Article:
Trends in education
by Perry Chang
The Presbyterian Church (U.S.A.) has long had a highly educated membership, but the educational gap between Presbyterians and the U.S. population has shrunk somewhat over time. The percentage of members 25 or older with a bachelor’s degree (66 percent) is still more than double that of the same age group of the U.S. population (30 percent)—down from nearly triple in the 1980s.
One factor in the decreasing educational disparity is the growing level of educational achievement among all Americans. Another factor is the older ages of many PC(USA) members relative to the general population.
The high educational level among Presbyterians could benefit the PC(USA) as the educational level of the general population grows. Our research indicates that new members often look a lot like those who already belong, in terms of demographic characteristics. Furthermore, other research has shown that, in general, people with more years of schooling attend worship with greater frequency.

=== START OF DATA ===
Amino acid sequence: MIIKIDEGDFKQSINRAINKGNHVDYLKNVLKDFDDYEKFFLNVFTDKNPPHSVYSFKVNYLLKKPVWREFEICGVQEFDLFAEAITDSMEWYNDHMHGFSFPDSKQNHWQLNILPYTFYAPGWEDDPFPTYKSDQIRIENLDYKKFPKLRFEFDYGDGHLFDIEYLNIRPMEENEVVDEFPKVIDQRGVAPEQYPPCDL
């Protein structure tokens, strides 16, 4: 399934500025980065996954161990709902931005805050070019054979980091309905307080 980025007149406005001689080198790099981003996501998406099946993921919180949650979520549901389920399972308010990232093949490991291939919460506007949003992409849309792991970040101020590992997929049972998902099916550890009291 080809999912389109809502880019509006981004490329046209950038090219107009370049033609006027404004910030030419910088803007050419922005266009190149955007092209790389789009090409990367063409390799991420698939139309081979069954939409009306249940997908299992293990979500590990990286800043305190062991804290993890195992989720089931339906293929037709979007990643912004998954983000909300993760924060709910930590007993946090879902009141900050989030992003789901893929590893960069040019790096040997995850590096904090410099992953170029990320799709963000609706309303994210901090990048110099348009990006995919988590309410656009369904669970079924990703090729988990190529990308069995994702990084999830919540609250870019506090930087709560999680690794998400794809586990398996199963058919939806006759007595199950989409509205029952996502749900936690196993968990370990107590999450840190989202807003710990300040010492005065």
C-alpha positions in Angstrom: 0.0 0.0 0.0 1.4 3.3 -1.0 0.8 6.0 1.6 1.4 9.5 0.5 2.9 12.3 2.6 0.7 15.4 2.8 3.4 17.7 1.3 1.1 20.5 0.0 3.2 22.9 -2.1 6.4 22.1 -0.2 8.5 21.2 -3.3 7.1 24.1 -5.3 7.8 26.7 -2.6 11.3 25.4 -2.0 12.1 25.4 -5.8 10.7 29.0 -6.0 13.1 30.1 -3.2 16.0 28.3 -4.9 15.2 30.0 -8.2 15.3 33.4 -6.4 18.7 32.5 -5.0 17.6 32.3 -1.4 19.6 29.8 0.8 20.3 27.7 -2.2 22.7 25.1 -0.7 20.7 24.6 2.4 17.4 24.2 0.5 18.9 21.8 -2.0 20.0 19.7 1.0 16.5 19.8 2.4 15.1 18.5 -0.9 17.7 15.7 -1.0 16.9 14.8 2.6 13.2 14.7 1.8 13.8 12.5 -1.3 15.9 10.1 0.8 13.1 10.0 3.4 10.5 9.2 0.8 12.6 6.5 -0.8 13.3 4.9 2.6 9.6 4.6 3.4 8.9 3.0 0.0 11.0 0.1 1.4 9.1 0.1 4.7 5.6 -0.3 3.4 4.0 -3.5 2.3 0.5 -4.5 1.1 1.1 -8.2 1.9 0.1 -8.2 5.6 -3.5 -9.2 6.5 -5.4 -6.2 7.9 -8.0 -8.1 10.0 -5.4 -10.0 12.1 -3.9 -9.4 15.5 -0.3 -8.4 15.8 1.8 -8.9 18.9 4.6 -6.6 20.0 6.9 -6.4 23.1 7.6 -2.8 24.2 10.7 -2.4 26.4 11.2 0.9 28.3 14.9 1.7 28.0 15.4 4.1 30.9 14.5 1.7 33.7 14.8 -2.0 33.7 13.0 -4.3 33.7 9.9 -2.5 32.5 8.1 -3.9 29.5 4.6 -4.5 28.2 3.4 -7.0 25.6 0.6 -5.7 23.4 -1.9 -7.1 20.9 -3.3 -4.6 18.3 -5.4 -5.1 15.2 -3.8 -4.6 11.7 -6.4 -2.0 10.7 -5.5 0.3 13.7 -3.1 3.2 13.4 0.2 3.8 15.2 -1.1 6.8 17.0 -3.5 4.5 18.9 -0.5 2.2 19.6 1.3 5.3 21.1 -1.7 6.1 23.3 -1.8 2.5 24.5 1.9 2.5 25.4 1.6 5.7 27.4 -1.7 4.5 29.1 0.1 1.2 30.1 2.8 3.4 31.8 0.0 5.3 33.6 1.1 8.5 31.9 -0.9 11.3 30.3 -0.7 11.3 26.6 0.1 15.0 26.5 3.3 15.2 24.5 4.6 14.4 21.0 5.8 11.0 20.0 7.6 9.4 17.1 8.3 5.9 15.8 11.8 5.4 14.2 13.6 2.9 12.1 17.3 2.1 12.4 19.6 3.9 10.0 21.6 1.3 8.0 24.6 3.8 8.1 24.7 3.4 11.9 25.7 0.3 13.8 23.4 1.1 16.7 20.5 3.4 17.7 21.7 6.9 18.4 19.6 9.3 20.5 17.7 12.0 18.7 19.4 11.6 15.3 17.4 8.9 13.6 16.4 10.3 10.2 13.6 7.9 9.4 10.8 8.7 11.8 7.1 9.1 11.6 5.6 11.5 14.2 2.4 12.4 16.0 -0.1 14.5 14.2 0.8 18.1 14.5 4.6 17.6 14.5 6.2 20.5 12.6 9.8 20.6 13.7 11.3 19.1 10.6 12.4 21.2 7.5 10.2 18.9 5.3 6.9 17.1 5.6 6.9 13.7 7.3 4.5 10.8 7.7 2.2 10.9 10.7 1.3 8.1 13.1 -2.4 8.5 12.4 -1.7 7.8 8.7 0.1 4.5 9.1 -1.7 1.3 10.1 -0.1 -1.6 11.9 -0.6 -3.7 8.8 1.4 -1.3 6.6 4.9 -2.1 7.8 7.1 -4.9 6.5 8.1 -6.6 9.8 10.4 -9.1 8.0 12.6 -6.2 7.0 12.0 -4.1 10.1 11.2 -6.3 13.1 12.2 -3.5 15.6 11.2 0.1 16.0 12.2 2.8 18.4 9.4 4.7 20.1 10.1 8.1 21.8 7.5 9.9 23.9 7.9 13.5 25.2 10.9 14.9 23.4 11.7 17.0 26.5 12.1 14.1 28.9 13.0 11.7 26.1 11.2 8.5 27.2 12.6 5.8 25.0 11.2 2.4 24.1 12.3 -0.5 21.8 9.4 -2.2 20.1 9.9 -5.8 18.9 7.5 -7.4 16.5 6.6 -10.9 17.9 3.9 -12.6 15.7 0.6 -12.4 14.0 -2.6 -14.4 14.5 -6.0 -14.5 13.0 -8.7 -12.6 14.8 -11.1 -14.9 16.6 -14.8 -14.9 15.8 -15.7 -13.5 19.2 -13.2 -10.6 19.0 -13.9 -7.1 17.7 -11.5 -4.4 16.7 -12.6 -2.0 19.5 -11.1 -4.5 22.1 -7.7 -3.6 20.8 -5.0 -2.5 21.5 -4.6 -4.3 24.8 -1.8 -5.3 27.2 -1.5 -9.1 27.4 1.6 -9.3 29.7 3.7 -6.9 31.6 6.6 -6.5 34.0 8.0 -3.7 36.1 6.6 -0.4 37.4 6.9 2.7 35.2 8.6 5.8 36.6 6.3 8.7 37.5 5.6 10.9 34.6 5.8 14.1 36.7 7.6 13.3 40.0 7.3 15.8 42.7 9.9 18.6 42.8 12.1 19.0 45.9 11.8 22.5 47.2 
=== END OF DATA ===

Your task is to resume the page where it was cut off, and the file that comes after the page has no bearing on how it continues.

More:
How do we reach out to less-educated Americans? One strategy is developing new worshiping communities that are particularly welcoming to this group. Another approach relies on educational diversity in existing congregations. Despite the high overall average, there are many PC(USA) congregations—as many as two in five—in which the majority of members have less than a college education.
God willing, Americans of all educational backgrounds will be able to find a PC(USA) worshiping community whose style, program and theology fit their spiritual needs.
Perry Chang is associate for survey research in the Research Services office of the Presbyterian Mission Agency of the Presbyterian Church (U.S.A.).